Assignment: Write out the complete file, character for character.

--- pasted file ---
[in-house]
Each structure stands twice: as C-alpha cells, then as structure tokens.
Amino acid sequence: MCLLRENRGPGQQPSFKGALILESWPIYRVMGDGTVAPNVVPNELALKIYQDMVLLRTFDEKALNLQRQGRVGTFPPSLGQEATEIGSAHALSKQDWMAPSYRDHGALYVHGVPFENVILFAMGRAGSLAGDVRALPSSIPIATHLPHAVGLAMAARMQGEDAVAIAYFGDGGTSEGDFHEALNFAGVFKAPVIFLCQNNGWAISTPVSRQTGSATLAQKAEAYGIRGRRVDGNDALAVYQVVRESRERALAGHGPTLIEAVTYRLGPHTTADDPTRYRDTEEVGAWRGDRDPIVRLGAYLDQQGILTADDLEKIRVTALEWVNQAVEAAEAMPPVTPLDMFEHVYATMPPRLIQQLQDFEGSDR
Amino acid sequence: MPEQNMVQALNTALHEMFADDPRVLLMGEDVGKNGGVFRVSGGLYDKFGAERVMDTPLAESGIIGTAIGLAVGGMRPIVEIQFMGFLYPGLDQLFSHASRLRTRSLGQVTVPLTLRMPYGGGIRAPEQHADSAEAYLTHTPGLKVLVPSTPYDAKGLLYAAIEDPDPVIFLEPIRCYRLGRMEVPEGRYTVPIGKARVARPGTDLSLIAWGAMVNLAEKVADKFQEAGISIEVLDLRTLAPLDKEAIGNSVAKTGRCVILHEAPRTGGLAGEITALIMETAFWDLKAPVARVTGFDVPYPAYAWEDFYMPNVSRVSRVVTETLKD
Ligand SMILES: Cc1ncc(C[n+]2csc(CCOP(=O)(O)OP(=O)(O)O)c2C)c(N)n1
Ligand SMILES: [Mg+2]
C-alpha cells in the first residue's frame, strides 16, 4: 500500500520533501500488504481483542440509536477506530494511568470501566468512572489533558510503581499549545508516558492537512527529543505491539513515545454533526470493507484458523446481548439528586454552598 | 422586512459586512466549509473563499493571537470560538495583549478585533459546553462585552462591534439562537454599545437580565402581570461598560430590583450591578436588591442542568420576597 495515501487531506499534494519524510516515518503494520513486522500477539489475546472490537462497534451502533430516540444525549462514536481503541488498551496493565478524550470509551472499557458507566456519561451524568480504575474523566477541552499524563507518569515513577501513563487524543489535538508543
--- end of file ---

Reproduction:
[in-house]
Each structure stands twice: as C-alpha cells, then as structure tokens.
Amino acid sequence: MCLLRENRGPGQQPSFKGALILESWPIYRVMGDGTVAPNVVPNELALKIYQDMVLLRTFDEKALNLQRQGRVGTFPPSLGQEATEIGSAHALSKQDWMAPSYRDHGALYVHGVPFENVILFAMGRAGSLAGDVRALPSSIPIATHLPHAVGLAMAARMQGEDAVAIAYFGDGGTSEGDFHEALNFAGVFKAPVIFLCQNNGWAISTPVSRQTGSATLAQKAEAYGIRGRRVDGNDALAVYQVVRESRERALAGHGPTLIEAVTYRLGPHTTADDPTRYRDTEEVGAWRGDRDPIVRLGAYLDQQGILTADDLEKIRVTALEWVNQAVEAAEAMPPVTPLDMFEHVYATMPPRLIQQLQDFEGSDR
Amino acid sequence: MPEQNMVQALNTALHEMFADDPRVLLMGEDVGKNGGVFRVSGGLYDKFGAERVMDTPLAESGIIGTAIGLAVGGMRPIVEIQFMGFLYPGLDQLFSHASRLRTRSLGQVTVPLTLRMPYGGGIRAPEQHADSAEAYLTHTPGLKVLVPSTPYDAKGLLYAAIEDPDPVIFLEPIRCYRLGRMEVPEGRYTVPIGKARVARPGTDLSLIAWGAMVNLAEKVADKFQEAGISIEVLDLRTLAPLDKEAIGNSVAKTGRCVILHEAPRTGGLAGEITALIMETAFWDLKAPVARVTGFDVPYPAYAWEDFYMPNVSRVSRVVTETLKD
Ligand SMILES: Cc1ncc(C[n+]2csc(CCOP(=O)(O)OP(=O)(O)O)c2C)c(N)n1
Ligand SMILES: [Mg+2]
C-alpha cells in the first residue's frame, strides 16, 4: 500500500520533501500488504481483542440509536477506530494511568470501566468512572489533558510503581499549545508516558492537512527529543505491539513515545454533526470493507484458523446481548439528586454552598 | 422586512459586512466549509473563499493571537470560538495583549478585533459546553462585552462591534439562537454599545437580565402581570461598560430590583450591578436588591442542568420576597 495515501487531506499534494519524510516515518503494520513486522500477539489475546472490537462497534451502533430516540444525549462514536481503541488498551496493565478524550470509551472499557458507566456519561451524568480504575474523566477541552499524563507518569515513577501513563487524543489535538508543